Bullis Space Experiment Lifts Off
When Skylar Jordan and Amanda Kay won the Bullis SSEP competition, they thought their experiment would get to the International Space Station in the summer of 2016. Soon, though, they learned the uncertainties and obstacles of space flight, as the launch of the Mission 9 "Endeavor" payload was delayed. And delayed some more, due to technical difficulties in the line-up of payloads before Endeavor.
Finally, Mission 9 launched on February 19, and Skylar and Amanda's experiment, along with 20 others representing the research and plans of 84 student researchers from around the country. These were selected out of nearly 2500 proposed experiments.
Amanda and Skylar's experiment appears quite simple. It asks the astronauts to, step-by-step, mix a bacteria with water and shake a few times. But the experiment is much more sophisticated and may have real and lasting implications for our world. "We know that this specific bacteria, shewanella oneidensis, removes metal ions from water," explains Skylar. "So we wondered if it would just as well in microgravity," continued Amanda, "which might be helpful in the future as space colonies on other planets are considered."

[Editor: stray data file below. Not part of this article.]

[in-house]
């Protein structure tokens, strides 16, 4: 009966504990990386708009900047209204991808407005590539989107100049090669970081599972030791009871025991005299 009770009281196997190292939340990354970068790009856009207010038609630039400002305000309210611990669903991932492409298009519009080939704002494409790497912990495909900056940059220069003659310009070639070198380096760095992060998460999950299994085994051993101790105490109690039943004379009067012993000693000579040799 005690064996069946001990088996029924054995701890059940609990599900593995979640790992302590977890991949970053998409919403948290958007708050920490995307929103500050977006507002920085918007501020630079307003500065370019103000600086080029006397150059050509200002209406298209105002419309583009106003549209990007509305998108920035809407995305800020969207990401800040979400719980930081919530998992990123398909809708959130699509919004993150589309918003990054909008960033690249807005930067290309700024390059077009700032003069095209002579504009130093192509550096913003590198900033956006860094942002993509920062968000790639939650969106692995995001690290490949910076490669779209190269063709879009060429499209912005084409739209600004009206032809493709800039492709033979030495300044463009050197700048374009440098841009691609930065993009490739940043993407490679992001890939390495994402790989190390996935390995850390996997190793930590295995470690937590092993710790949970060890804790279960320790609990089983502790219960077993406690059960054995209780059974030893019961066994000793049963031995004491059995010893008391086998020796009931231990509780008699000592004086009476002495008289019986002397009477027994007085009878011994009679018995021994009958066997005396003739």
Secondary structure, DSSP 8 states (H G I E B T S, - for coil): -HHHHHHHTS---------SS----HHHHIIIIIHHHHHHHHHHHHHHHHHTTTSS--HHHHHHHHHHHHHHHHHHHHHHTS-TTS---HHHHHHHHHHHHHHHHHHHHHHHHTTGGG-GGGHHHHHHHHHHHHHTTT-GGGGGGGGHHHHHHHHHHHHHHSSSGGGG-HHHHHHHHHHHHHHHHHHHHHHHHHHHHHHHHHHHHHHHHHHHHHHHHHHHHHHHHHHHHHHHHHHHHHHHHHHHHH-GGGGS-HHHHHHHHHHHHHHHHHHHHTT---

The girls have been conducting their 'ground truth' experiment here on earth in the science lab of their project teacher, Dr. Daniel TerBush, at the same time the astronauts in the ISS have been conducting it. When the payload with the SSEP experiments returns to Earth later in March, the girls will await the delivery of their experiment back to Bullis.
At that time, they will measure and examine the results, and compare them to the ground truth experiment. They eagerly await the results, and fundamentally hope as well that the bacteria itself survived the longer-than-expected time it had to live in the experiment tubes. "It should last quite a long time," explained Dr. TerBush, but we won't know until we get to check it out.